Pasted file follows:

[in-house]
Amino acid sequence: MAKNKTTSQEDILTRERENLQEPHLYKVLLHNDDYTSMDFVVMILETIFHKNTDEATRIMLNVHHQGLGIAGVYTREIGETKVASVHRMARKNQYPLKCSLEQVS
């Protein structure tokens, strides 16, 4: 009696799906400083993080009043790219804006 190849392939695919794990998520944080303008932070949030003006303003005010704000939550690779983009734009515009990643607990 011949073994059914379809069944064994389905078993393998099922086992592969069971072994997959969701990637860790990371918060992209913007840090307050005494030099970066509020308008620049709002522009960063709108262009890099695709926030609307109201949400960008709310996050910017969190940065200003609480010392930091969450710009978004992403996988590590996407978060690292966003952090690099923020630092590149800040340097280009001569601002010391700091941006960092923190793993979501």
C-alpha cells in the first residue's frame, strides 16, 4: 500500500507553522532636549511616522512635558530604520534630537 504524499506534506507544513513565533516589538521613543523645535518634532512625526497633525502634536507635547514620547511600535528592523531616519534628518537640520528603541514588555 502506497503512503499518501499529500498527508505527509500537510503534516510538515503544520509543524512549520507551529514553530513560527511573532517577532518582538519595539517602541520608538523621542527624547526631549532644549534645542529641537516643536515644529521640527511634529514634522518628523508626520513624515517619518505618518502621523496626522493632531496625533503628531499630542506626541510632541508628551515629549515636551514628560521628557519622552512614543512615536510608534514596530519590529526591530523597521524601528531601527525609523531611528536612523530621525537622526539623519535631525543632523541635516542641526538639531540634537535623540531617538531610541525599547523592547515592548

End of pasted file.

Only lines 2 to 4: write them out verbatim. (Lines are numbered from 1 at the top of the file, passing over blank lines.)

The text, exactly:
Amino acid sequence: MAKNKTTSQEDILTRERENLQEPHLYKVLLHNDDYTSMDFVVMILETIFHKNTDEATRIMLNVHHQGLGIAGVYTREIGETKVASVHRMARKNQYPLKCSLEQVS
């Protein structure tokens, strides 16, 4: 009696799906400083993080009043790219804006 190849392939695919794990998520944080303008932070949030003006303003005010704000939550690779983009734009515009990643607990 011949073994059914379809069944064994389905078993393998099922086992592969069971072994997959969701990637860790990371918060992209913007840090307050005494030099970066509020308008620049709002522009960063709108262009890099695709926030609307109201949400960008709310996050910017969190940065200003609480010392930091969450710009978004992403996988590590996407978060690292966003952090690099923020630092590149800040340097280009001569601002010391700091941006960092923190793993979501």
C-alpha cells in the first residue's frame, strides 16, 4: 500500500507553522532636549511616522512635558530604520534630537 504524499506534506507544513513565533516589538521613543523645535518634532512625526497633525502634536507635547514620547511600535528592523531616519534628518537640520528603541514588555 502506497503512503499518501499529500498527508505527509500537510503534516510538515503544520509543524512549520507551529514553530513560527511573532517577532518582538519595539517602541520608538523621542527624547526631549532644549534645542529641537516643536515644529521640527511634529514634522518628523508626520513624515517619518505618518502621523496626522493632531496625533503628531499630542506626541510632541508628551515629549515636551514628560521628557519622552512614543512615536510608534514596530519590529526591530523597521524601528531601527525609523531611528536612523530621525537622526539623519535631525543632523541635516542641526538639531540634537535623540531617538531610541525599547523592547515592548